My entryway is a catalyst for chaos. With the front door opening almost instantly into my dining room, picking out some organizers to contain my boots and coats was a must when I first moved in.
Rushing to organize an entryway meant I picked up some storage pieces that I thought would do the trick – but they quickly contributed to the piles of clutter and did very little to keep the area neat when I really started living in the space.
Here are the three organizers I regret buying for my entryway, and what I chose to replace them with.
Organizers I regret picking for my entryway
Entryway storage has to be practical if you want to make leaving the house and coming home as stress-free as possible. These three organizers just didn’t do the trick – here’s why.
1. Open shoe rack
When organizing shoes, I initially tried using an open shoe rack for stacking up both mine and my partner's shoes and boots beneath my coat hooks. The logic behind this was the shoes would be easy to grab on the way out of the house, but also localized in one spot. Neither of these goals became a reality.
The open rack meant that shoes fell around frequently when I was reaching for something else – especially when we continued to add to our shoe collections and we ran out of space. Growing collections also meant that shoes were scattered around my dining room entry point, even spreading back upstairs into the bedroom.
Finally, when I lost my tether with the mess, I decided to upgrade to a slimline shoe wall cabinet, much like this from Amazon, to contain, and most importantly conceal, all of my shoes and I wish I had opted for this the first time around instead.
2. A sideboard that only had shelves
Given that I was trying to combine entryway and dining room storage in one spot, a sideboard became a must to hide away all sorts of winter clothing like hats and scarves alongside tableware. I chose a piece that had large cabinet doors with lots of shelving for outward aesthetics, however, the shelving and lack of drawers or dividers meant that everything became messy and disorganized very quickly.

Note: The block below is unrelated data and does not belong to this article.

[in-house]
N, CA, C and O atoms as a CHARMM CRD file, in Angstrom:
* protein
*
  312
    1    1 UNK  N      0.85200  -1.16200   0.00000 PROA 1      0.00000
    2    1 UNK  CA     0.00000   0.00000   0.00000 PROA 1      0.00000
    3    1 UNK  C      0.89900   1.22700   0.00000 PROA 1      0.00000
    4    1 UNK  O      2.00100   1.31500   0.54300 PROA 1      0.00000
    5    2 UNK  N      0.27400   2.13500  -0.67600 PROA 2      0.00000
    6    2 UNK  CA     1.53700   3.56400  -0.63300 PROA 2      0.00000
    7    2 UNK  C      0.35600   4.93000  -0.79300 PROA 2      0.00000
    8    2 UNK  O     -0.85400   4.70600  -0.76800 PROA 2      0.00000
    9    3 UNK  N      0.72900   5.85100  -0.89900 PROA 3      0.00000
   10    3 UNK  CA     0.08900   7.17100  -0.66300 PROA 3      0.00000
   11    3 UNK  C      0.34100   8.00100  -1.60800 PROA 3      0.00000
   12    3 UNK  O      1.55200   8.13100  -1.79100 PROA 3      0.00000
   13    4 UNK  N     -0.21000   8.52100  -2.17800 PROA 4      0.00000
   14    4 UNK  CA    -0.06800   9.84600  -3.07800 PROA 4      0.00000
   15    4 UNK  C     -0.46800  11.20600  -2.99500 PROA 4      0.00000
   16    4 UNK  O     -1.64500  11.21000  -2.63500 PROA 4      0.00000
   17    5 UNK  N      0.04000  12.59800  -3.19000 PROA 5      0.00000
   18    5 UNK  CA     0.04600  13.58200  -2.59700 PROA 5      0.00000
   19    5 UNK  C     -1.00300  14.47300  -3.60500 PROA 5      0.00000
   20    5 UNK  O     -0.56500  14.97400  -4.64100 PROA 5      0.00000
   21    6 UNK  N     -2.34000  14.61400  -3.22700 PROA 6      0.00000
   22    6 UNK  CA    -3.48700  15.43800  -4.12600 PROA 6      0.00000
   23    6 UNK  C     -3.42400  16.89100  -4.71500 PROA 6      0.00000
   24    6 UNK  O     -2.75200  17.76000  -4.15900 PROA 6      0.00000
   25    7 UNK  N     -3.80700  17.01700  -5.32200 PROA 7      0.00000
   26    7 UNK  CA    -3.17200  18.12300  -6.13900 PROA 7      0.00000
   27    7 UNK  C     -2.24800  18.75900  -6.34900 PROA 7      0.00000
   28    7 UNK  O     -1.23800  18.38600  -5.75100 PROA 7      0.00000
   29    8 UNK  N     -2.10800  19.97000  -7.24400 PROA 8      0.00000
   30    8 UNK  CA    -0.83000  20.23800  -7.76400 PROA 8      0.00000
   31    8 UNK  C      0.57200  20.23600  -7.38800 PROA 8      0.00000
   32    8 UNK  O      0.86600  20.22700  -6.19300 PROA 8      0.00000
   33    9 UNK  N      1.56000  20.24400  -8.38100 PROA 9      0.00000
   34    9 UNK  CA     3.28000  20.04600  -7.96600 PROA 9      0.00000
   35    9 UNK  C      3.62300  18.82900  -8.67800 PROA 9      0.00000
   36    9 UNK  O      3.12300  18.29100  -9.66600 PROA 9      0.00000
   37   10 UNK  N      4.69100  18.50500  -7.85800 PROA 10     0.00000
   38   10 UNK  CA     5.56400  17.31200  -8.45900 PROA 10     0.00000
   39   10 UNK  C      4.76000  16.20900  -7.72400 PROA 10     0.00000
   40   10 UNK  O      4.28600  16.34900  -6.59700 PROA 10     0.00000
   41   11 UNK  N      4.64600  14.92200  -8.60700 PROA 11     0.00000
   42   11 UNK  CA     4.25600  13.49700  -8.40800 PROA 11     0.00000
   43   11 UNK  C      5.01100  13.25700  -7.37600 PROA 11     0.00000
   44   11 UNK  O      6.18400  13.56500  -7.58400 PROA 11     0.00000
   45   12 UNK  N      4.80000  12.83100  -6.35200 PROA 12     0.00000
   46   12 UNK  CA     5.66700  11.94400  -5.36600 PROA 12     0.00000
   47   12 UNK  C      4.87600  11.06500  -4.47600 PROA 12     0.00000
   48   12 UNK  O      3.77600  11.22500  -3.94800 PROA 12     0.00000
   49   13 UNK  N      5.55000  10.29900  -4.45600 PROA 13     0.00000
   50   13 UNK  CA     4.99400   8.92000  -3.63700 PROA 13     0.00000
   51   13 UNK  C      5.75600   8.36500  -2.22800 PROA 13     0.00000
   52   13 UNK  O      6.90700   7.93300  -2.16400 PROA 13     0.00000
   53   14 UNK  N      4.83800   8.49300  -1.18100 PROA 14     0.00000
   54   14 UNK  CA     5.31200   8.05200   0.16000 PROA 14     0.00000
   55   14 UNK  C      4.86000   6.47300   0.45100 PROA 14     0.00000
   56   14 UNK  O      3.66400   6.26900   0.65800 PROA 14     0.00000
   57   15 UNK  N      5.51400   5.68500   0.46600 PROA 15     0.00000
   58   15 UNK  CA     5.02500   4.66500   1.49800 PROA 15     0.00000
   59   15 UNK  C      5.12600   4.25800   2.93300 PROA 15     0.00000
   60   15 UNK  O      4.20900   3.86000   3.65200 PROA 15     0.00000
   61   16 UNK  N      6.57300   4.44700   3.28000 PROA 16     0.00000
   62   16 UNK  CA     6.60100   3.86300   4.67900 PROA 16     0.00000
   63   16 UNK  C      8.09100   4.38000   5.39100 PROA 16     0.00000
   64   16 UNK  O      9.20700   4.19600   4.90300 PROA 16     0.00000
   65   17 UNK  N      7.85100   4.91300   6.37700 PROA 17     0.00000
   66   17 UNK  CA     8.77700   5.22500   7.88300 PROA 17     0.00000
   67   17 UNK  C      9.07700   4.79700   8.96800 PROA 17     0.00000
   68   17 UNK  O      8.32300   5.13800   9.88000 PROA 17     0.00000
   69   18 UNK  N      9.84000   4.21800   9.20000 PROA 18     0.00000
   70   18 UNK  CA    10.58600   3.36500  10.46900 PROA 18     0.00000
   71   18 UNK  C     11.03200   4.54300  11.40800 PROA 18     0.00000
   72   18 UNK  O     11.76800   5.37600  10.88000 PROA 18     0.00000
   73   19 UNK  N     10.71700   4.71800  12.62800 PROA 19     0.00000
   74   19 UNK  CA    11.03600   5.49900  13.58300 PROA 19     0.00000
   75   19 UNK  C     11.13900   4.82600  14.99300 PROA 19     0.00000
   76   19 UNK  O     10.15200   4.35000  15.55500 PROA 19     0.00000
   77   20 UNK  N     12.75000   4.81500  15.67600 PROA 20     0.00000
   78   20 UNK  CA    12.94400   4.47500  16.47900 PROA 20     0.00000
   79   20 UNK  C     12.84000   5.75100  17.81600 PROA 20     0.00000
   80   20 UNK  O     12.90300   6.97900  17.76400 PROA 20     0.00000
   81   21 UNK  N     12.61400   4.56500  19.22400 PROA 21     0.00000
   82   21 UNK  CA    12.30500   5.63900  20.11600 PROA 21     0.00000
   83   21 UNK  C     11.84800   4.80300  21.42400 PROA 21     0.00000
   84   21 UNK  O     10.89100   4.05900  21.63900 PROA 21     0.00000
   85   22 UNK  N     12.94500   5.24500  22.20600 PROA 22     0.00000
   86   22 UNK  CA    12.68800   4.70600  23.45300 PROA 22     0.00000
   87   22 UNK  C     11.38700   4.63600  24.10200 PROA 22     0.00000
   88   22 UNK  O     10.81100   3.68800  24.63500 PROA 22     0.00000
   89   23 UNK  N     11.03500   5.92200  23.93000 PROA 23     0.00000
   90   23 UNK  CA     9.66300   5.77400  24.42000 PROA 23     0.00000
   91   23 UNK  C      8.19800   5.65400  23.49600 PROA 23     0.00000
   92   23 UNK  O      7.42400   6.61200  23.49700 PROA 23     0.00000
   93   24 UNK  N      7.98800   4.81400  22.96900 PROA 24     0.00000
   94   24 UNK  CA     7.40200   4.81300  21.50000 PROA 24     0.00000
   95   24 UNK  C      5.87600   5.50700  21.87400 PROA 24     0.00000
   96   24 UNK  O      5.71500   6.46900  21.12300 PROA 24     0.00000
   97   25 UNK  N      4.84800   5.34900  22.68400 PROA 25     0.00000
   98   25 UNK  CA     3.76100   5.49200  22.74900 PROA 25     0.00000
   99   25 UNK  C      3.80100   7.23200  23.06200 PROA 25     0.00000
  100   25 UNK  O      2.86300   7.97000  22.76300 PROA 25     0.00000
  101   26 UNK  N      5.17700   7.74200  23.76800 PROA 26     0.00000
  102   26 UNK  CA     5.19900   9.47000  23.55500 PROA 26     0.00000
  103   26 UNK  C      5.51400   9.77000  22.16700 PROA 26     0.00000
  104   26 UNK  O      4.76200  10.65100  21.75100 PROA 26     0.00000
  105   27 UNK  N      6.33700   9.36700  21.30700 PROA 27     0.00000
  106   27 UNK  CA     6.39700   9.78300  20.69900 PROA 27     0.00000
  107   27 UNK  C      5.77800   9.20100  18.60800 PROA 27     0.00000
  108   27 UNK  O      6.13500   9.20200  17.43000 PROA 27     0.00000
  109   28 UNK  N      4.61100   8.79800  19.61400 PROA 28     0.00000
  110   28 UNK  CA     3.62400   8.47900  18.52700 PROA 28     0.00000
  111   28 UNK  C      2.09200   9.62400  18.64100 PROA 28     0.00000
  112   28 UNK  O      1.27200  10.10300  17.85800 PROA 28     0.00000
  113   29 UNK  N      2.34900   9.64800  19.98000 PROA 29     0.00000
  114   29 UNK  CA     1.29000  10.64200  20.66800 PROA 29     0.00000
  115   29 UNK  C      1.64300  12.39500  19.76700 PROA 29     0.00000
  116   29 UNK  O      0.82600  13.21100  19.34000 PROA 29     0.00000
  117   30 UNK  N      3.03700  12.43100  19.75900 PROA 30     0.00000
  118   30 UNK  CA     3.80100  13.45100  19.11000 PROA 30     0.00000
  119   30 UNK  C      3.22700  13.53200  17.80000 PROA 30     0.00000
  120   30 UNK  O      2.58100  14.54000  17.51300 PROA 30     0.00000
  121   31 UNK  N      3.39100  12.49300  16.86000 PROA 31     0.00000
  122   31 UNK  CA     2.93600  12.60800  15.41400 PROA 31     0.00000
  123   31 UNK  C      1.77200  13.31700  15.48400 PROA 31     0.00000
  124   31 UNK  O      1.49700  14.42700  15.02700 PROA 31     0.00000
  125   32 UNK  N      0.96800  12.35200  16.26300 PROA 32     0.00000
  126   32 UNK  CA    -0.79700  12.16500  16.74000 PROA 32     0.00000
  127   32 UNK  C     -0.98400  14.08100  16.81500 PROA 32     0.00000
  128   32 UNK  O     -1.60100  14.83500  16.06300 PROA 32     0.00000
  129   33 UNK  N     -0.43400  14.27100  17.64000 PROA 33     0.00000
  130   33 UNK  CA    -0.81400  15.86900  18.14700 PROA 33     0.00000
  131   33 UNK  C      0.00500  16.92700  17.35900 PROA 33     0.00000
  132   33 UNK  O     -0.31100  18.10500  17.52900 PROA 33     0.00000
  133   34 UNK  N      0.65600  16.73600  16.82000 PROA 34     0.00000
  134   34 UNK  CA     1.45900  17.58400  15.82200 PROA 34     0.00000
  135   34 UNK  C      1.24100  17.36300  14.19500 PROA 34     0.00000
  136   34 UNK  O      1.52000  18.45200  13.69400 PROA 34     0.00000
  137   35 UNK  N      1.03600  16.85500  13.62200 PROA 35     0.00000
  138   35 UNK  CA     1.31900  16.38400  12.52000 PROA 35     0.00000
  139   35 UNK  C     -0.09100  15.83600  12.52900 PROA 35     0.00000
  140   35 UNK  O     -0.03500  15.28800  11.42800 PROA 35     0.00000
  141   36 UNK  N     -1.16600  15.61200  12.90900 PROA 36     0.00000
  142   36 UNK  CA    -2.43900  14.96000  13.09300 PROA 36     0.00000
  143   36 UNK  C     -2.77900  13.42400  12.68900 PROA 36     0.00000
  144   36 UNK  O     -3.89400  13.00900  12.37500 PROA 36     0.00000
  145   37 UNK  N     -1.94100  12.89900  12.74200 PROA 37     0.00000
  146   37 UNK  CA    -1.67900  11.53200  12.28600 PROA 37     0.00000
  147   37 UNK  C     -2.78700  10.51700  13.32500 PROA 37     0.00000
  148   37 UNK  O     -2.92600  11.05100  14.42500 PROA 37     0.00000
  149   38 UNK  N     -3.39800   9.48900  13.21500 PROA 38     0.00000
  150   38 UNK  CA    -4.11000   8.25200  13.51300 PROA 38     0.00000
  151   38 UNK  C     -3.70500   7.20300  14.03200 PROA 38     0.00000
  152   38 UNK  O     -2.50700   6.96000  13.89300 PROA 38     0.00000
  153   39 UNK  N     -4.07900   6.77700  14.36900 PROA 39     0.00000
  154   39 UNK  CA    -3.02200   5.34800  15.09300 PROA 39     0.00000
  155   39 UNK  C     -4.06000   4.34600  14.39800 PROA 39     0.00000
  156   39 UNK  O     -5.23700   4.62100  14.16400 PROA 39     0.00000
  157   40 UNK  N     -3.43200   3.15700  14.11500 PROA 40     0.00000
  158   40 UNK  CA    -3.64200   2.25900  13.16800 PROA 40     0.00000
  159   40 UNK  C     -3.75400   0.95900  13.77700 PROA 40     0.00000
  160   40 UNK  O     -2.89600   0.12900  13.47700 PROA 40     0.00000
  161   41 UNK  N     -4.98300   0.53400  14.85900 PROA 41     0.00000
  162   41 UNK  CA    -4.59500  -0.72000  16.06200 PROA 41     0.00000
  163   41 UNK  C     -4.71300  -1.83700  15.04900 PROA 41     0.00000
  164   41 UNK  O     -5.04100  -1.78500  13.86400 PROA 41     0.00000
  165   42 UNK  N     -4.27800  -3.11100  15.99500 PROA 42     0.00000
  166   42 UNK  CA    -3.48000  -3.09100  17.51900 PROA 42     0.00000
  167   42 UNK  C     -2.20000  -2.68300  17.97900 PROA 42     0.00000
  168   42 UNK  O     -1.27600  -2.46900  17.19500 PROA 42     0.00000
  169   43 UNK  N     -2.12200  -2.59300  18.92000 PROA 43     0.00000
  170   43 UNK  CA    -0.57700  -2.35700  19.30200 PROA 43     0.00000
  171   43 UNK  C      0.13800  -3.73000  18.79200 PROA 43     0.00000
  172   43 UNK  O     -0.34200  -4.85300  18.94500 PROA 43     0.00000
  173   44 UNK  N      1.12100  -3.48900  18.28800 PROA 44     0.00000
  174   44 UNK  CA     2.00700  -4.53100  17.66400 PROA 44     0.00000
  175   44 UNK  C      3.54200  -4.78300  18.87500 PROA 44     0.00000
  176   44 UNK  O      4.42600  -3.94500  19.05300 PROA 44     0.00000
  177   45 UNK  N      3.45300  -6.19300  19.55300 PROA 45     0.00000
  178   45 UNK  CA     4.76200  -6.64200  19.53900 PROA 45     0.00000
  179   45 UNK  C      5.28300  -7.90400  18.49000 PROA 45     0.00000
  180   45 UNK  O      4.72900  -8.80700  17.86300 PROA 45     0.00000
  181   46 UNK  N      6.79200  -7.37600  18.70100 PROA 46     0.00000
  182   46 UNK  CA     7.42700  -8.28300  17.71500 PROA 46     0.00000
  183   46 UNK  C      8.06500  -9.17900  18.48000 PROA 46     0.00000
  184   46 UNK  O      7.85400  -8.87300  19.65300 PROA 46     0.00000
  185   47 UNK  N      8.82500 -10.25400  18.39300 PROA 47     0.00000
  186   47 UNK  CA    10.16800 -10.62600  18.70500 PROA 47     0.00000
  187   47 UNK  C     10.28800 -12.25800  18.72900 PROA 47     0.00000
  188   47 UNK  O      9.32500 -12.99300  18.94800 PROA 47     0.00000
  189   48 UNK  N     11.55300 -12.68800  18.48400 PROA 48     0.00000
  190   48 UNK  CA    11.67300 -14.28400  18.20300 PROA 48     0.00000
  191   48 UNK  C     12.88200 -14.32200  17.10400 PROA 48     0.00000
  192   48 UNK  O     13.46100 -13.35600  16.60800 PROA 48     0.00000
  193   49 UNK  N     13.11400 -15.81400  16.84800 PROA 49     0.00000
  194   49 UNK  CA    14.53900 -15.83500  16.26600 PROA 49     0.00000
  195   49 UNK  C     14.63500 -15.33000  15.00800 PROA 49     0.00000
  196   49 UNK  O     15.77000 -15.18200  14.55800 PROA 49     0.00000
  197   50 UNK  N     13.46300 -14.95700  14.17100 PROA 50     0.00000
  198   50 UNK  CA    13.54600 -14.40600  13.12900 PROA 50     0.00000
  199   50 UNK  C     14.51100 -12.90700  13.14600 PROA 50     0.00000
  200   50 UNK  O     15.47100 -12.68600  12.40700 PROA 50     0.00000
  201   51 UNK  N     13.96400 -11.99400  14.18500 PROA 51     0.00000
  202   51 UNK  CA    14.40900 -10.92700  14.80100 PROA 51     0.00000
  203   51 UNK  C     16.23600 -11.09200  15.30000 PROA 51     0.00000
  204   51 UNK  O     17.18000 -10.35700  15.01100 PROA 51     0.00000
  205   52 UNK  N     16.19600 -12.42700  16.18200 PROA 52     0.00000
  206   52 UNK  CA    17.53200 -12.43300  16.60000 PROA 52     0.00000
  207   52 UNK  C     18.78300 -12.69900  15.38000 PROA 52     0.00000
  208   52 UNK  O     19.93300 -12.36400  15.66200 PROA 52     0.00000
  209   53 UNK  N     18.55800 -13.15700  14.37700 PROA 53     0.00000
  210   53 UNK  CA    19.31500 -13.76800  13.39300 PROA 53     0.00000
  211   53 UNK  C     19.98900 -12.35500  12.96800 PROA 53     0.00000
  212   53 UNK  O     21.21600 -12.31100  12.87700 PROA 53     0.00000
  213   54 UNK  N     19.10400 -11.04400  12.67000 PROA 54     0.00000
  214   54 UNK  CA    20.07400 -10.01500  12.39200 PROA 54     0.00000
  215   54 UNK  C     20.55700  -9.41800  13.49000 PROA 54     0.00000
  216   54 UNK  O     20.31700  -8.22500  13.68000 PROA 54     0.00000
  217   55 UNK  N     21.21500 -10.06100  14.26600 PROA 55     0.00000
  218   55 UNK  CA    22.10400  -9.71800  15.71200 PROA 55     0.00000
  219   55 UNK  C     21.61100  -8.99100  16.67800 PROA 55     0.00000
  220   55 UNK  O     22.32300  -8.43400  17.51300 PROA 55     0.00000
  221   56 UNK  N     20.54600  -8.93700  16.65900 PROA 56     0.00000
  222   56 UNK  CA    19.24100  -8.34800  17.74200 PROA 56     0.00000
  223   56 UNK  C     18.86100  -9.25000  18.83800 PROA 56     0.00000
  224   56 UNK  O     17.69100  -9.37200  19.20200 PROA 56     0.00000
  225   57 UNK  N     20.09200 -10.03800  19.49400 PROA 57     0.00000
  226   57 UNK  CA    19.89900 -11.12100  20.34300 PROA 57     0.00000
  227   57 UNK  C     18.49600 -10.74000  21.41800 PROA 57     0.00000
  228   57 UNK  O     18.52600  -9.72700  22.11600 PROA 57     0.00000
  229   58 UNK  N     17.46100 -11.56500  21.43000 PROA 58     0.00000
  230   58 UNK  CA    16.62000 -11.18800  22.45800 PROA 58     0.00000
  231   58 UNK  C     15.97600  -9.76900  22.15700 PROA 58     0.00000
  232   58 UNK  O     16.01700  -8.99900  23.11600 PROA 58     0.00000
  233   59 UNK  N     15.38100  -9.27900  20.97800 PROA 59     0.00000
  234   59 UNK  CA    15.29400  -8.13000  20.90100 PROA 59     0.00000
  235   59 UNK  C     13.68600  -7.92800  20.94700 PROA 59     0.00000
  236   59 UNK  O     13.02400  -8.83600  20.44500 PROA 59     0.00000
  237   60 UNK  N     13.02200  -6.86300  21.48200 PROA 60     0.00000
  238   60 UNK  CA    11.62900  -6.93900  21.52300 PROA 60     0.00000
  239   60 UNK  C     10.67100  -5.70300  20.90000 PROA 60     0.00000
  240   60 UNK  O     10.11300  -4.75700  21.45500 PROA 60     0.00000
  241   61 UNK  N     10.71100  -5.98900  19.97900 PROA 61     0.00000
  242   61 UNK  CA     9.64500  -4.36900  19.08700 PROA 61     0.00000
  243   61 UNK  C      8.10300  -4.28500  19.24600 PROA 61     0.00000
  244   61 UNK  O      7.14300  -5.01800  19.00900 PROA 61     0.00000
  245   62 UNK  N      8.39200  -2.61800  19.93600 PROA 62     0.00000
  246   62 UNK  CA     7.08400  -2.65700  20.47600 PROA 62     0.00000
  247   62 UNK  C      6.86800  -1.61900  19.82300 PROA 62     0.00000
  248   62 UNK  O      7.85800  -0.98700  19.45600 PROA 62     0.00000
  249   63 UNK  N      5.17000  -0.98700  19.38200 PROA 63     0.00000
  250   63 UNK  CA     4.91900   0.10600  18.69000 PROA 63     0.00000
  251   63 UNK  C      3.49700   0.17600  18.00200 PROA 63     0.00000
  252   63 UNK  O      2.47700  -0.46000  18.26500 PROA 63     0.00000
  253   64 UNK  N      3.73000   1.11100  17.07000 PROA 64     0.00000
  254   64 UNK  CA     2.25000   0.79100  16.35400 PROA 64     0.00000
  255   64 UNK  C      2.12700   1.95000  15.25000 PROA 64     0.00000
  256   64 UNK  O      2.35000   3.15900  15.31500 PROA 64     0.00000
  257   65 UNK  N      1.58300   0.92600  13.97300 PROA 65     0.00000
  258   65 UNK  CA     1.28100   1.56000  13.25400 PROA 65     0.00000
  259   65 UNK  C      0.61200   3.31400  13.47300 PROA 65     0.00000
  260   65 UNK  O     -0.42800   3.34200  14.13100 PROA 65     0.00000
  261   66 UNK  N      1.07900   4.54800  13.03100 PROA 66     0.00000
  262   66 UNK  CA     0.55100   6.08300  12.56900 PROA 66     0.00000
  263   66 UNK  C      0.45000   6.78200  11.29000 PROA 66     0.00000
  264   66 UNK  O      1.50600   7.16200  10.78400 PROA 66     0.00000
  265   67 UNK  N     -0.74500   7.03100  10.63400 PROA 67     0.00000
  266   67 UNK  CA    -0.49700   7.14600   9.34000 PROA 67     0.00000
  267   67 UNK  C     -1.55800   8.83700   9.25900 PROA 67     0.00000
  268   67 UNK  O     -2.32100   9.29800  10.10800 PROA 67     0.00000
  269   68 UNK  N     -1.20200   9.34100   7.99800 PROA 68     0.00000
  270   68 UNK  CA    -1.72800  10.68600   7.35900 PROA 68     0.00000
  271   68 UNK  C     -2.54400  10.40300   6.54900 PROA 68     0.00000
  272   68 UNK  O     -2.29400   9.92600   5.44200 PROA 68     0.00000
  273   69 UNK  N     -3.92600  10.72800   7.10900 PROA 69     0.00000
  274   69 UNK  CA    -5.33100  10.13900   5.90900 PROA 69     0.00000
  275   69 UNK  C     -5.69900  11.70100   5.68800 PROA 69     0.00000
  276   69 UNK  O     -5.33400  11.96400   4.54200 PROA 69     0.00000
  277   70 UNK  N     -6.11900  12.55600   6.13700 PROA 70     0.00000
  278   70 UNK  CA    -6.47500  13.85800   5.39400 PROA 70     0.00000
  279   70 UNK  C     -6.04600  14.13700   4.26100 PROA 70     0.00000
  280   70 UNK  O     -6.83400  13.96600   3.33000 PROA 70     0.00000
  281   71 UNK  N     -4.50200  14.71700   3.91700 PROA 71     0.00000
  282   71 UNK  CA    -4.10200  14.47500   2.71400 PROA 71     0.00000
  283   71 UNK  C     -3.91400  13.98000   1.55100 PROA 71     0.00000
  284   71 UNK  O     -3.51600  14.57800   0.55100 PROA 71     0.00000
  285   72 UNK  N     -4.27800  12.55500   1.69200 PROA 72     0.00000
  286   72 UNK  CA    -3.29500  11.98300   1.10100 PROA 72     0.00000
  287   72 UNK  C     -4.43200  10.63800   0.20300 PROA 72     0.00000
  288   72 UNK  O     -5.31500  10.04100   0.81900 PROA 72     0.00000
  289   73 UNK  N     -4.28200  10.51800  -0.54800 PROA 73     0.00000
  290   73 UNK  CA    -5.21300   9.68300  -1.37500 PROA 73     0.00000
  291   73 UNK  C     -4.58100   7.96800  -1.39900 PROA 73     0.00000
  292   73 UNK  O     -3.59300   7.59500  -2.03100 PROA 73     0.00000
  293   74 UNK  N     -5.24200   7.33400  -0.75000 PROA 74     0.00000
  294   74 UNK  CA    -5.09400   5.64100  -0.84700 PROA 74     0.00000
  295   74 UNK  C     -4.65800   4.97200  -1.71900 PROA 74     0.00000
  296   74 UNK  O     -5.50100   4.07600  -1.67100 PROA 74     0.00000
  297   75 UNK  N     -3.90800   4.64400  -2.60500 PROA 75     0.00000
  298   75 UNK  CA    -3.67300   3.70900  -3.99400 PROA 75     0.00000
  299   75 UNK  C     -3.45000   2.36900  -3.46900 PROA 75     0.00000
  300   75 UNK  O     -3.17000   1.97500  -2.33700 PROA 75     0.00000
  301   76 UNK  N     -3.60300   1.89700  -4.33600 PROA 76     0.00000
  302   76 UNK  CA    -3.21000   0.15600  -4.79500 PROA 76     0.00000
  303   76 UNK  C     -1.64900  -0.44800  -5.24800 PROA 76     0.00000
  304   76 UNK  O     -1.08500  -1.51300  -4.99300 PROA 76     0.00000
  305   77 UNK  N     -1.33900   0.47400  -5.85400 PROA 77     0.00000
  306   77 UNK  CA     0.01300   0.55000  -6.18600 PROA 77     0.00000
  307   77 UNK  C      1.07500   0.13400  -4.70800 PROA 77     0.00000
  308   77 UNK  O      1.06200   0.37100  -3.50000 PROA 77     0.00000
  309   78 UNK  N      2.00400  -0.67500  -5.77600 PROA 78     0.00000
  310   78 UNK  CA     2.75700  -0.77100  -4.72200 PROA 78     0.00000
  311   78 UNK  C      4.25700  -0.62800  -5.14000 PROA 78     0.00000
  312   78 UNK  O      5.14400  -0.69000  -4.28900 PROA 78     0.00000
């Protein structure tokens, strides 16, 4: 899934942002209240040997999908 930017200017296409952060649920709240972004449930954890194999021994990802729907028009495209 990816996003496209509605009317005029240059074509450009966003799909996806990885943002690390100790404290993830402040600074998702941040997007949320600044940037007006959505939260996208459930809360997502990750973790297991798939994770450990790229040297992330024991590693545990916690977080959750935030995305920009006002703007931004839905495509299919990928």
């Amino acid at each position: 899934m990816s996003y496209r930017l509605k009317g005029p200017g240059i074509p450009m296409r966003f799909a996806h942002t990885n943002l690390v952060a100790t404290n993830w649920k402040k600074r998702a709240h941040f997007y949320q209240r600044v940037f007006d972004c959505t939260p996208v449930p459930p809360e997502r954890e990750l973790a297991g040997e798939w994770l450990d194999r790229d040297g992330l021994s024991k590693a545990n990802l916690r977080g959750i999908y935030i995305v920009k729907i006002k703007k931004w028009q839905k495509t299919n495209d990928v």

Although I wish I had picked a piece with more variation in storage opinions, I was not going to buy a whole new sideboard to fix this oversight. Instead, I turned to shelf dividers like these from The Container Store, and some standalone shelving drawers to reassert order.
Organizer Drawer | View at The Container Store
This simple drawer organizer is perfect for adding divisions to large storage units such as sidebaords and pantries.
3. A chair without storage
I admit that the chair I put in my small entryway to offer somewhere to sit and put on shoes wasn’t a storage idea – but that is why I regretted it. Originally, I popped a chair I hadn’t found another home for by my front door as a quick set-down point, but it quickly became a spot to drop bags and coats and leave them there until the messy pile nearly fell off.
The chair was quickly replaced with a storage bench perfect for perching to put on shoes, and for hiding extra boots and out-of-season coats out of sight.
This linen storage bench is a conversation starter with a handcrafted profile that will feel right at home in any space.
How do you declutter a small entryway?
When working in a small entryway, it is essential to only keep what you absolutely need in the space and declutter or rehome everything else. For instance, only keep seasonal coats and shoes in your entryway, declutter any you don’t love, and put out-of-season jackets in storage elsewhere in your home to keep this busy spot free from clutter and easier to use.
Where do you put your bags in an entryway?
It is a good idea to have a flat surface of some kind to put bags down in an entryway when you first come into your house, but you should use hooks, baskets, or shelving to store bags more permanently. Try to avoid leaving bags on floors, stools, or side tables when not in use to reduce the amount of physical and visual clutter.
One of the best ways to avoid common entryway storage mistakes like the ones I made is to not rush into picking out storage products until you have used the space and worked out what you need it to offer you. It is okay to leave things a little disorganized at first, or even make use of some storage pieces you already have until you work out what will work perfectly. This will help to reduce stress, and waste, and help you to save money at home too.
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Chiana has been at Homes & Gardens for a year, having started her journey in interior journalism as part of the graduate program. She spends most of her time producing content for the Solved section of the website, helping readers get the most out of their homes through clever decluttering, cleaning, and tidying tips – many of which she tests and reviews herself in her home in Lancaster to ensure they will consistently deliver for her readers and dabbles in the latest design trends. She also has a first-class degree in Literature from Lancaster University.
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